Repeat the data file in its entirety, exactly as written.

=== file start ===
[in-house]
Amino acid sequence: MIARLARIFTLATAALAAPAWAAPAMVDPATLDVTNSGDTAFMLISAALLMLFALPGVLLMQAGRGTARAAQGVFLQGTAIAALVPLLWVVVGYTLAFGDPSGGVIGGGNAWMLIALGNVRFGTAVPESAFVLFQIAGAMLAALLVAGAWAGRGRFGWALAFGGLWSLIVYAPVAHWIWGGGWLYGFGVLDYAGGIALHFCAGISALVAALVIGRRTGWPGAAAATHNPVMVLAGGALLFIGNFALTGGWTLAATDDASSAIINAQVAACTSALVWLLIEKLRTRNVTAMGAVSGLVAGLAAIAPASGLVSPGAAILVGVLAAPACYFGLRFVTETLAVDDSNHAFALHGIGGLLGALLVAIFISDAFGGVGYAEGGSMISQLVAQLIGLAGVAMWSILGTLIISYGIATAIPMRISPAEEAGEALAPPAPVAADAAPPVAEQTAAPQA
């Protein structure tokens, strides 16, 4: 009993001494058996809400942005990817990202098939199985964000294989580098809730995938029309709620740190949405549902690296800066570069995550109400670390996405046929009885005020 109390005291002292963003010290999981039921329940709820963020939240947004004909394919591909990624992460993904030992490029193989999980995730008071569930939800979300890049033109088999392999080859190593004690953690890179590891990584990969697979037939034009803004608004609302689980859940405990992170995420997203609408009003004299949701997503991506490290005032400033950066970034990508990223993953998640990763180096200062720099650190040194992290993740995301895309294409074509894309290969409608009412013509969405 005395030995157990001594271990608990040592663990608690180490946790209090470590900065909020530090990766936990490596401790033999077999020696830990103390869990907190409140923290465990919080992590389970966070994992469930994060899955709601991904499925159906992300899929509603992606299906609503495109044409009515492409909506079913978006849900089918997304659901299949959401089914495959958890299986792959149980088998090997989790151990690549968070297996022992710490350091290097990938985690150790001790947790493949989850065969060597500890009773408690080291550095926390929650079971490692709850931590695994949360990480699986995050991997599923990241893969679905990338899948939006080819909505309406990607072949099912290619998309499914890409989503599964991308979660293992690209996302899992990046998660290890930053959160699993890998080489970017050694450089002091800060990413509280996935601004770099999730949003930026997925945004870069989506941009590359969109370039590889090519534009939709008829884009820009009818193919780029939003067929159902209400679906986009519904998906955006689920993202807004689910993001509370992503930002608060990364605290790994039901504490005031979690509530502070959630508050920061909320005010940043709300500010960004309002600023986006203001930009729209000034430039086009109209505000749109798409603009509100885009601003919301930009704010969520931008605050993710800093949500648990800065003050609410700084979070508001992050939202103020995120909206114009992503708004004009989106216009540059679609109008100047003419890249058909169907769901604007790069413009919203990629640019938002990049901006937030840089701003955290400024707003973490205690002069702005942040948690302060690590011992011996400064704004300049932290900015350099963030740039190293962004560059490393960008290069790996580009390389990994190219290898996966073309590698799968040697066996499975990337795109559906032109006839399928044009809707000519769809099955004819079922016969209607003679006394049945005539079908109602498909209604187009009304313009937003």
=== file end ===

[in-house]
Amino acid sequence: MIARLARIFTLATAALAAPAWAAPAMVDPATLDVTNSGDTAFMLISAALLMLFALPGVLLMQAGRGTARAAQGVFLQGTAIAALVPLLWVVVGYTLAFGDPSGGVIGGGNAWMLIALGNVRFGTAVPESAFVLFQIAGAMLAALLVAGAWAGRGRFGWALAFGGLWSLIVYAPVAHWIWGGGWLYGFGVLDYAGGIALHFCAGISALVAALVIGRRTGWPGAAAATHNPVMVLAGGALLFIGNFALTGGWTLAATDDASSAIINAQVAACTSALVWLLIEKLRTRNVTAMGAVSGLVAGLAAIAPASGLVSPGAAILVGVLAAPACYFGLRFVTETLAVDDSNHAFALHGIGGLLGALLVAIFISDAFGGVGYAEGGSMISQLVAQLIGLAGVAMWSILGTLIISYGIATAIPMRISPAEEAGEALAPPAPVAADAAPPVAEQTAAPQA
């Protein structure tokens, strides 16, 4: 009993001494058996809400942005990817990202098939199985964000294989580098809730995938029309709620740190949405549902690296800066570069995550109400670390996405046929009885005020 109390005291002292963003010290999981039921329940709820963020939240947004004909394919591909990624992460993904030992490029193989999980995730008071569930939800979300890049033109088999392999080859190593004690953690890179590891990584990969697979037939034009803004608004609302689980859940405990992170995420997203609408009003004299949701997503991506490290005032400033950066970034990508990223993953998640990763180096200062720099650190040194992290993740995301895309294409074509894309290969409608009412013509969405 005395030995157990001594271990608990040592663990608690180490946790209090470590900065909020530090990766936990490596401790033999077999020696830990103390869990907190409140923290465990919080992590389970966070994992469930994060899955709601991904499925159906992300899929509603992606299906609503495109044409009515492409909506079913978006849900089918997304659901299949959401089914495959958890299986792959149980088998090997989790151990690549968070297996022992710490350091290097990938985690150790001790947790493949989850065969060597500890009773408690080291550095926390929650079971490692709850931590695994949360990480699986995050991997599923990241893969679905990338899948939006080819909505309406990607072949099912290619998309499914890409989503599964991308979660293992690209996302899992990046998660290890930053959160699993890998080489970017050694450089002091800060990413509280996935601004770099999730949003930026997925945004870069989506941009590359969109370039590889090519534009939709008829884009820009009818193919780029939003067929159902209400679906986009519904998906955006689920993202807004689910993001509370992503930002608060990364605290790994039901504490005031979690509530502070959630508050920061909320005010940043709300500010960004309002600023986006203001930009729209000034430039086009109209505000749109798409603009509100885009601003919301930009704010969520931008605050993710800093949500648990800065003050609410700084979070508001992050939202103020995120909206114009992503708004004009989106216009540059679609109008100047003419890249058909169907769901604007790069413009919203990629640019938002990049901006937030840089701003955290400024707003973490205690002069702005942040948690302060690590011992011996400064704004300049932290900015350099963030740039190293962004560059490393960008290069790996580009390389990994190219290898996966073309590698799968040697066996499975990337795109559906032109006839399928044009809707000519769809099955004819079922016969209607003679006394049945005539079908109602498909209604187009009304313009937003």